Title

Identification and Characterization of Pathogen Defense Genes of Arabidopsis thaliana

Date of Award

8-2012

Degree Type

Dissertation

Embargo Date

9-18-2012

Degree Name

Doctor of Philosophy (PhD)

Department

Biology

Advisor(s)

Ramesh, Raina

Keywords

Arabidopsis thaliana, chromatin remodeling, microRNA, pathogen defense, Pseudomonas syringae

Subject Categories

Biology

Abstract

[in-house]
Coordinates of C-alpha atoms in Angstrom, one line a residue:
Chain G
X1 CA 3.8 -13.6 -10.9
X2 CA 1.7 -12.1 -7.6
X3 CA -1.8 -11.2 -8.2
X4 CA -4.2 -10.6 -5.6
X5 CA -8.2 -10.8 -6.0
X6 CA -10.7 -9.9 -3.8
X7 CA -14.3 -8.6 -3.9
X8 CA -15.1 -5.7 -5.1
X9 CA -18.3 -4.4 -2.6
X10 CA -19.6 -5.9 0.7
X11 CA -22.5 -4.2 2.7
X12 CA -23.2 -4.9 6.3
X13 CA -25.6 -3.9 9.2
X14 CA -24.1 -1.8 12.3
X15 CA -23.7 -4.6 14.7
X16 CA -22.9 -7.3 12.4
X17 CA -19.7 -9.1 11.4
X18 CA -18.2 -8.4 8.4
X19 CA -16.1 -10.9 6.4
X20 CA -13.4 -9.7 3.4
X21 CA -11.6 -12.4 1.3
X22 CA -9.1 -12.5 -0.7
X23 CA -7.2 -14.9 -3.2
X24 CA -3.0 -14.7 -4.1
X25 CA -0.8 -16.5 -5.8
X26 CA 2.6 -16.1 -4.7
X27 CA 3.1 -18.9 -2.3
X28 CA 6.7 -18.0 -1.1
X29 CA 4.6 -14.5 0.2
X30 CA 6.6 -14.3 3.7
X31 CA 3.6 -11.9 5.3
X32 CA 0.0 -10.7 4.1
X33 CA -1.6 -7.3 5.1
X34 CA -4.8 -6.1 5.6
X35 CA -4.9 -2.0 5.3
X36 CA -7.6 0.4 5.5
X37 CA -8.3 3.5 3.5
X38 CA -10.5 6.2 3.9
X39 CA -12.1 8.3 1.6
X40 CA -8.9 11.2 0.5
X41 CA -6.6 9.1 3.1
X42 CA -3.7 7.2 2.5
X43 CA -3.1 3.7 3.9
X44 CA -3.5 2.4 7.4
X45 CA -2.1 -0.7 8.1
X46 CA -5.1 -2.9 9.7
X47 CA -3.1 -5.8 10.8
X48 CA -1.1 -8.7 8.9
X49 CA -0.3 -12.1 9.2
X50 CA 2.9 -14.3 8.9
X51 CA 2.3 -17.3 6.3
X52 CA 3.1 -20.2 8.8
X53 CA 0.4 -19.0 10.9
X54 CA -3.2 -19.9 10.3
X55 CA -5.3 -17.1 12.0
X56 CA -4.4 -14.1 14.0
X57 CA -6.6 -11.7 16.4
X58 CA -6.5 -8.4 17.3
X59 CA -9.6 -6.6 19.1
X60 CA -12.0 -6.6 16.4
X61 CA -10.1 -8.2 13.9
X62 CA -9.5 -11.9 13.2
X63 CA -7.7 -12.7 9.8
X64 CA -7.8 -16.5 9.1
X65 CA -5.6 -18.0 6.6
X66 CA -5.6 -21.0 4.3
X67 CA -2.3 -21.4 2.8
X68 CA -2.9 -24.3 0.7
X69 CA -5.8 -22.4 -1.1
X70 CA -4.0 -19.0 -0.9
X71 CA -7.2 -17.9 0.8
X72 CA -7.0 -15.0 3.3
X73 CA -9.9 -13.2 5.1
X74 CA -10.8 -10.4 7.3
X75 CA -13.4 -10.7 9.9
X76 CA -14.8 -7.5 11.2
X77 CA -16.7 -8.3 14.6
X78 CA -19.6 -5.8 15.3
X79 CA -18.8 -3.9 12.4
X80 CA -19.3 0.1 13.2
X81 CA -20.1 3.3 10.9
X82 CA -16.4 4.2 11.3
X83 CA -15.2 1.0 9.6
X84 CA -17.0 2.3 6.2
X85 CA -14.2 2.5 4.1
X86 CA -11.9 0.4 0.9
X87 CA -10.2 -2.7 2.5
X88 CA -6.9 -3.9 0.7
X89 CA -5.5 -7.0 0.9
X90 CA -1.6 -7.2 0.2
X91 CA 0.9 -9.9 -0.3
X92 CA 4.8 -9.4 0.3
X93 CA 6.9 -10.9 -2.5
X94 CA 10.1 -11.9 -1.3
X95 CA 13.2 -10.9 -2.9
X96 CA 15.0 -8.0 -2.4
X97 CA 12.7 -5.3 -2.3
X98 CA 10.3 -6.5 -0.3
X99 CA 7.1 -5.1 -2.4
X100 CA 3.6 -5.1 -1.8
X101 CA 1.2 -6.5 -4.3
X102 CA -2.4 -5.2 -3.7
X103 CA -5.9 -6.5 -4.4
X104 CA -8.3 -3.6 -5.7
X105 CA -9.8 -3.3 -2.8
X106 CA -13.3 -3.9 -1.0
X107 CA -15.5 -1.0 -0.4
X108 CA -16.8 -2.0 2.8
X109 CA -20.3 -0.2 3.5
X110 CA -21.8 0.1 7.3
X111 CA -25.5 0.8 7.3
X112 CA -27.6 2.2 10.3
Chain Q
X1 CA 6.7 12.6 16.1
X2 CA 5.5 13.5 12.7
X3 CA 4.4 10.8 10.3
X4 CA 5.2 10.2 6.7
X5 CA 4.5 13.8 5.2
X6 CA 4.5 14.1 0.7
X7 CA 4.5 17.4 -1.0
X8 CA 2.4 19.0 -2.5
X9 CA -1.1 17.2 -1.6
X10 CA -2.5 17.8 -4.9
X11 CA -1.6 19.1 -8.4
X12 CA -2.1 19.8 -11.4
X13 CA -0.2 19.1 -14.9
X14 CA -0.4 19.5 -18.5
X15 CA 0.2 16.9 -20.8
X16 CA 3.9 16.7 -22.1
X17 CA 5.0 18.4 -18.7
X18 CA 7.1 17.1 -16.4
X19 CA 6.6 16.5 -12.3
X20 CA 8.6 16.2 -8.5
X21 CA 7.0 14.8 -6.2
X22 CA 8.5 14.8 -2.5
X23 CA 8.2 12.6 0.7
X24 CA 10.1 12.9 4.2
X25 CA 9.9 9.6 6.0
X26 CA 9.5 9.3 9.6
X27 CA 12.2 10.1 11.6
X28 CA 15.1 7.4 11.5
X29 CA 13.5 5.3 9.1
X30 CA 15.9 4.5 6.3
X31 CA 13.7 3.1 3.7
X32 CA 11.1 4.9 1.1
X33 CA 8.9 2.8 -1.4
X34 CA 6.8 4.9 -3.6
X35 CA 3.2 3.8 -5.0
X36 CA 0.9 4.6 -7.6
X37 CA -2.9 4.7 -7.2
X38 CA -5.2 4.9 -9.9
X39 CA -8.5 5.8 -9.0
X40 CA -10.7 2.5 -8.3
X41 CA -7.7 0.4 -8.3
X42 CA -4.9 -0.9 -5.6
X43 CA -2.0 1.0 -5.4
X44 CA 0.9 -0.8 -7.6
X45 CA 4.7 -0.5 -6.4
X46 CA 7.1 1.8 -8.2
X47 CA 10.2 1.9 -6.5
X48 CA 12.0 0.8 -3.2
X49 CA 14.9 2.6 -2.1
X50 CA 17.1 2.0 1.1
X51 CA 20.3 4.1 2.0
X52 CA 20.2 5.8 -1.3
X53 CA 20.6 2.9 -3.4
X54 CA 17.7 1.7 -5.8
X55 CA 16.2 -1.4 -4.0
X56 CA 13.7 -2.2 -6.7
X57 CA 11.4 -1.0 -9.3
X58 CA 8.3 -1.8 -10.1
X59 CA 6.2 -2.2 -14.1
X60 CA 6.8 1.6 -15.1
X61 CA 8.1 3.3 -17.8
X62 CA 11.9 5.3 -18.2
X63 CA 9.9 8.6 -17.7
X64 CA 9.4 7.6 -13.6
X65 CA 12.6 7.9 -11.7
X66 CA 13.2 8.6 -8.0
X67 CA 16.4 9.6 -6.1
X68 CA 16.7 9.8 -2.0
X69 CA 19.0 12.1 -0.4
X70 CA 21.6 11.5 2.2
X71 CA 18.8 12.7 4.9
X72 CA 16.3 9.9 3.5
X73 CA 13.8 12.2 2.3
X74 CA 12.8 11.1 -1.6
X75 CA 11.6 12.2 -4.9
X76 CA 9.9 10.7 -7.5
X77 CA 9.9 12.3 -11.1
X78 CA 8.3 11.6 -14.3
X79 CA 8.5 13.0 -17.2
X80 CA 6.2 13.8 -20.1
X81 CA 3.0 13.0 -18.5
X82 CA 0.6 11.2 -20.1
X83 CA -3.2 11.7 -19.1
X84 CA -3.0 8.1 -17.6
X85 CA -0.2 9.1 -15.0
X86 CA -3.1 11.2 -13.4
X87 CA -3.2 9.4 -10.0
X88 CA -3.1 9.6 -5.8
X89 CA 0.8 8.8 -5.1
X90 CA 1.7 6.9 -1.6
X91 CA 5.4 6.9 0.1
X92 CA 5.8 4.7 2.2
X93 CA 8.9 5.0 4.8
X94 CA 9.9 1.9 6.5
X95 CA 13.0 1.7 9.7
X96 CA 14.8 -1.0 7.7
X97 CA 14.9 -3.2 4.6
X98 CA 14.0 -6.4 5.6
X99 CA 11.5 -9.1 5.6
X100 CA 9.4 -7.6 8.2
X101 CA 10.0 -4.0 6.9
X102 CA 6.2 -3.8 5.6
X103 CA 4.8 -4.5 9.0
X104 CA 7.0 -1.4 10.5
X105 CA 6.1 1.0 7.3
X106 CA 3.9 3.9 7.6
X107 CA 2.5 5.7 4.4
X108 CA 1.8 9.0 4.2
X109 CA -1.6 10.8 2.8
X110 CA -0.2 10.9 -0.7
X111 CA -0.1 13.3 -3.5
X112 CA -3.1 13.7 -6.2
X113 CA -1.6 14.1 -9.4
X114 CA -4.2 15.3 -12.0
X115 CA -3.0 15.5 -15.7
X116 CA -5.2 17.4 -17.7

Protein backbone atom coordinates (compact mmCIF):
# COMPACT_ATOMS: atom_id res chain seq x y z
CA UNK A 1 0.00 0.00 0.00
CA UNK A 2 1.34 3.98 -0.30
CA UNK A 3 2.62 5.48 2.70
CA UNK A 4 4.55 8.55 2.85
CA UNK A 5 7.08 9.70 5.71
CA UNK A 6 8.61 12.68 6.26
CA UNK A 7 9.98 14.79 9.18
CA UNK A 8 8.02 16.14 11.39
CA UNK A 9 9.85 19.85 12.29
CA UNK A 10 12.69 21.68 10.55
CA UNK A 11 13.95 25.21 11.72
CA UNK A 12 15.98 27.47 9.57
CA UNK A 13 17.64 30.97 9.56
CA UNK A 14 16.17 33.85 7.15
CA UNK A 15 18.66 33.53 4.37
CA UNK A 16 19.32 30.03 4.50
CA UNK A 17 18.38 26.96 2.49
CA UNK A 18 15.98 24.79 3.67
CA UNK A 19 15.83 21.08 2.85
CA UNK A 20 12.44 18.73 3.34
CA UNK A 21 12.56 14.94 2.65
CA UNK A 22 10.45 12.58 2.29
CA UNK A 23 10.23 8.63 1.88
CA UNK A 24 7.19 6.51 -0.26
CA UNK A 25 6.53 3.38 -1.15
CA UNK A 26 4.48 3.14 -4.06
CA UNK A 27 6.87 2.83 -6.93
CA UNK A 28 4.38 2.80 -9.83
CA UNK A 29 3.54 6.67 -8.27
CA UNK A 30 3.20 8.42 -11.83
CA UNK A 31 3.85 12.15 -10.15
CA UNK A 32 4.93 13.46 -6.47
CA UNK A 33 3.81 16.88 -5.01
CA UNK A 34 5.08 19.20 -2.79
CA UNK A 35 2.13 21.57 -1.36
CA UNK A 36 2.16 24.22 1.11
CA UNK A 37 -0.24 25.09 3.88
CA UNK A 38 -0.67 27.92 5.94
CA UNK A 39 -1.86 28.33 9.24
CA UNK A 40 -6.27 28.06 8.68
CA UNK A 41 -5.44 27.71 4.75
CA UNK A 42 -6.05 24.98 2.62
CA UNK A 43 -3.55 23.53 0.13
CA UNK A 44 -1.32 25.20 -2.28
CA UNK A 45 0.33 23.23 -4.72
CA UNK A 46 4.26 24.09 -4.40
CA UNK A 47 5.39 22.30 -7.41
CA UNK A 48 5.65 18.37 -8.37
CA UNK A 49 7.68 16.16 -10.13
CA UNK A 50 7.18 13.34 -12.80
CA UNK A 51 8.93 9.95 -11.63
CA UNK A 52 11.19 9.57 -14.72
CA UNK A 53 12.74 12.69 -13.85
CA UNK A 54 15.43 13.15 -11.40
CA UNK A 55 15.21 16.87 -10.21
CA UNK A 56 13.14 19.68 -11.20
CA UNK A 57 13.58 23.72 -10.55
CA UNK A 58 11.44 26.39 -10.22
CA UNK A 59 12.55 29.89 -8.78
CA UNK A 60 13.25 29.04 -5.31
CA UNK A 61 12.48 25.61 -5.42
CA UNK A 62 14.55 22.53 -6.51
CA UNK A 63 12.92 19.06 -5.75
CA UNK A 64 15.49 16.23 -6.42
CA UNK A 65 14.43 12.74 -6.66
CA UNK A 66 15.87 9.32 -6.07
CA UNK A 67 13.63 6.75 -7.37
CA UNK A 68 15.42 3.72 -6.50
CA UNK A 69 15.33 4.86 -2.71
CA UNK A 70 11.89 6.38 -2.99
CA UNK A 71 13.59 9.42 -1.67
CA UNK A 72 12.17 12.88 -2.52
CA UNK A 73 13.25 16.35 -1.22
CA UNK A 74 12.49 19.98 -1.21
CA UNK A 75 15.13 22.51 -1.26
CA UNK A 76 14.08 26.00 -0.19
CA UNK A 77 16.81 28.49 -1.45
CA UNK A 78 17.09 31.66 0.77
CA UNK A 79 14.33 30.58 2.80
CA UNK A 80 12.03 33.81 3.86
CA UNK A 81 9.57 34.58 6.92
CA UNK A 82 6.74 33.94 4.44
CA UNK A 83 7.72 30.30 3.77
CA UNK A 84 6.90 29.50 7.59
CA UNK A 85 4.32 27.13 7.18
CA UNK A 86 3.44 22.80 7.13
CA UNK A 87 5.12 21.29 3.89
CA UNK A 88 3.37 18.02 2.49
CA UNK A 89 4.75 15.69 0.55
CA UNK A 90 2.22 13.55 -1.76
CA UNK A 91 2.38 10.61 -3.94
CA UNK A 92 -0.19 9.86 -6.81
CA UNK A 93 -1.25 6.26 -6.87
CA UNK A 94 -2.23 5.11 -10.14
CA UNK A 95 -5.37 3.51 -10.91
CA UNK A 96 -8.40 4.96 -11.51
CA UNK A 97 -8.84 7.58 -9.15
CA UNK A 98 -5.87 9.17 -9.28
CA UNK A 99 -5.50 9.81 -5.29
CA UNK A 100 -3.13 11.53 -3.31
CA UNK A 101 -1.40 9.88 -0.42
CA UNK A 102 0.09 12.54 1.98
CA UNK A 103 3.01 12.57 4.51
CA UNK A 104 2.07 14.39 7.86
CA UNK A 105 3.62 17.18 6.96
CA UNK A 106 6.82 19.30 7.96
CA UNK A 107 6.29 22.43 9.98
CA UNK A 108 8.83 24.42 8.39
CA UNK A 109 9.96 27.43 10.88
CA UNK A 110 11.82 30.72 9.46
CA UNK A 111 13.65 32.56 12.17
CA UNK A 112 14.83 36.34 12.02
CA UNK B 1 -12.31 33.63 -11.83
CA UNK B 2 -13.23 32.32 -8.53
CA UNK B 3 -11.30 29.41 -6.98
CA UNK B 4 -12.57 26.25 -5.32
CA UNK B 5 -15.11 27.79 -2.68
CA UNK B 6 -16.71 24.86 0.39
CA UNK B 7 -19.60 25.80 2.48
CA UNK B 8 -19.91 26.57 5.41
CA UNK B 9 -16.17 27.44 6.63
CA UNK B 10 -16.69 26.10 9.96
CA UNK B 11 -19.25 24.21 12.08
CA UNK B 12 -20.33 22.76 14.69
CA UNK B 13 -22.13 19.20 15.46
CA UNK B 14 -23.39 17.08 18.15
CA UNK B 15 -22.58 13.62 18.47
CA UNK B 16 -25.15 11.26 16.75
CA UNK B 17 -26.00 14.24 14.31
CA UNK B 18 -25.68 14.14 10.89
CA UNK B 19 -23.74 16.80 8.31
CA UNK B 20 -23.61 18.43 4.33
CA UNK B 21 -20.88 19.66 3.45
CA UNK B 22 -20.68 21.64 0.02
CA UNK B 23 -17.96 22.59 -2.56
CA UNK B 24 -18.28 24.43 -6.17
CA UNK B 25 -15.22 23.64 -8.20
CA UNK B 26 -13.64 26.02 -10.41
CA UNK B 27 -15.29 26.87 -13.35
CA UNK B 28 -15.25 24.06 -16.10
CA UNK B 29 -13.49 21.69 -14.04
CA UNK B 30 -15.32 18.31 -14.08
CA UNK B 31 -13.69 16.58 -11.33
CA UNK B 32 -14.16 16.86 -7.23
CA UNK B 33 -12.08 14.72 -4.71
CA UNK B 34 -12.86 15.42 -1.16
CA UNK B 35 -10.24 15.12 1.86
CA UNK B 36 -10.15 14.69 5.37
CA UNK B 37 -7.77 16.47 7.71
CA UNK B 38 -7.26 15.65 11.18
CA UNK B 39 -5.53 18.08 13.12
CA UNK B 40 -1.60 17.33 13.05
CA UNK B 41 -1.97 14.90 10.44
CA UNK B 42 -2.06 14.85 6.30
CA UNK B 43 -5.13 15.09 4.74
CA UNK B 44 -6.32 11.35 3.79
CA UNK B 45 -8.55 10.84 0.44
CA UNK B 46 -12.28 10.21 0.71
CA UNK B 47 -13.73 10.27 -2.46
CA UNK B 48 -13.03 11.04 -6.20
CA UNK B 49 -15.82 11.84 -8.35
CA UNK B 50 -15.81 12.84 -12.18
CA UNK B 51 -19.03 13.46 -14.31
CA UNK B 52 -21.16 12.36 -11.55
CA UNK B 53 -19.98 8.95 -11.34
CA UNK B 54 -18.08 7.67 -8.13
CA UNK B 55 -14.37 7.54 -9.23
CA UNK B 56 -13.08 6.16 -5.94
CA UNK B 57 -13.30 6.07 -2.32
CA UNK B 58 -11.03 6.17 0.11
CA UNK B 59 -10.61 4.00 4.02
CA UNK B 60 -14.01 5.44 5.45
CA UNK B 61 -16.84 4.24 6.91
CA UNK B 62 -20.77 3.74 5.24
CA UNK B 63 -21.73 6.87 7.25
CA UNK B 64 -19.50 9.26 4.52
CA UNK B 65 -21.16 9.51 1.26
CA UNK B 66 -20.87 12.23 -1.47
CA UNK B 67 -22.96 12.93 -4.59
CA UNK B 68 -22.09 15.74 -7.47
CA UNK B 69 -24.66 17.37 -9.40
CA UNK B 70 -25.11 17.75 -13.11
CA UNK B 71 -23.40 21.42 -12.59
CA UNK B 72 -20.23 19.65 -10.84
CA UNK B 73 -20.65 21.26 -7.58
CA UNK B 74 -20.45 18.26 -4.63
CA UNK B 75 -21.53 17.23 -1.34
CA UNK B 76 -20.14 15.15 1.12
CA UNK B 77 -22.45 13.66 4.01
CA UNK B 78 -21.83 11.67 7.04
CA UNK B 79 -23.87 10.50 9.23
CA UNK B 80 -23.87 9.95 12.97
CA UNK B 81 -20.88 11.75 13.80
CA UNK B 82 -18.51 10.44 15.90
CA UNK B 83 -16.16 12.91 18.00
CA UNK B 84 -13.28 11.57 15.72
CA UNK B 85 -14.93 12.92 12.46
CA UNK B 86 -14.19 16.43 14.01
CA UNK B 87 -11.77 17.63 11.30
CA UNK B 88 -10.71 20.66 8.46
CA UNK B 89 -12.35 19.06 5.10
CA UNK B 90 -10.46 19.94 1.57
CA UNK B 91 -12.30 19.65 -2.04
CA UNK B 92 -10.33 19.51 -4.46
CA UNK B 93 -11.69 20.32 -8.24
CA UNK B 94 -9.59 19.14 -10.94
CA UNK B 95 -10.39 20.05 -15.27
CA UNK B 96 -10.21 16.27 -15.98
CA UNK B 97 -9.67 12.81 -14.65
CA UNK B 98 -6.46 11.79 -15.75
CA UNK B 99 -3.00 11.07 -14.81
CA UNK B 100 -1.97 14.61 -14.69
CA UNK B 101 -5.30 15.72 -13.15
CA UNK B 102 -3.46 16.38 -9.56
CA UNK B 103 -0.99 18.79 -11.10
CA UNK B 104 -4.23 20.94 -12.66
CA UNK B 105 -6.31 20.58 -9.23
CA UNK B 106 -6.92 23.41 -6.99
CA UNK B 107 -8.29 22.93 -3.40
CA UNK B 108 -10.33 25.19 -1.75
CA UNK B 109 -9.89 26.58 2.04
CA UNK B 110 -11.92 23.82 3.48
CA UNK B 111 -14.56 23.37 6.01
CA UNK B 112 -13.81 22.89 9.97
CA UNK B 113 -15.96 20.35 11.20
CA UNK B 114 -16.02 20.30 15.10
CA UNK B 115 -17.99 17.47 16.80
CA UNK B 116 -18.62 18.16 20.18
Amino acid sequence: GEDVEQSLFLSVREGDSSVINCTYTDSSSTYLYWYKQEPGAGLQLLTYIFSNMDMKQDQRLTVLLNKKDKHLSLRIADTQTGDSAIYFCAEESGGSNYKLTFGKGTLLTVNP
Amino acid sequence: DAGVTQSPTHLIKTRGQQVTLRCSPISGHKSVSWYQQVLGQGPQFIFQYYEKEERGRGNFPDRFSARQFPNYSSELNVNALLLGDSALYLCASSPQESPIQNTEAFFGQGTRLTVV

Plants are constantly under attack from microbes and therefore employ complex and multilayered defense mechanisms to prevent infection. This work reports characterization of defense regulatory genes of Arabidopsis thaliana, including a microRNA, a family of histone demethylases, and a gene of unknown function. The microRNA miR167 was previously found to regulate flower development by controlling patterns of expression of the AUXIN RESPONSE FACTOR genes ARF6 and ARF8. I found that miR167 is differentially expressed in response to treatment with the bacterial pathogen Pseudomonas syringae, and that overexpression of miR167 confers very high levels of resistance to the pathogen. The high resistance of miR167 overexpression plants appears to be due to shifts in the balance of hormones to favor those that strengthen defense, and to their tendency to maintain stomata in a closed state, thus preventing entry of bacterial cells into the leaf interior where they can cause disease. This work highlights a new role for a microRNA previously known only for its role in development. I also began characterization of several members of the JumonjiC domain-containing family of histone demethylases. We have previously shown that one member of this family, JMJ27, is required for defense against P. syringae. I identified several other family members that are differentially expressed upon pathogen treatment and two that are critical for defense. Finally, I characterized the TolB-RELATED DEFENSE PROTEIN 1 gene of Arabidopsis. This gene is strongly induced by a variety of pathogens and abiotic stresses and encodes a protein of unknown function. tdp1 knockout mutants did not have altered resistance to P. syringae or oxidative stress, but the high induction of this gene under so many conditions suggests that it plays an important, if not critical, role in stress management.

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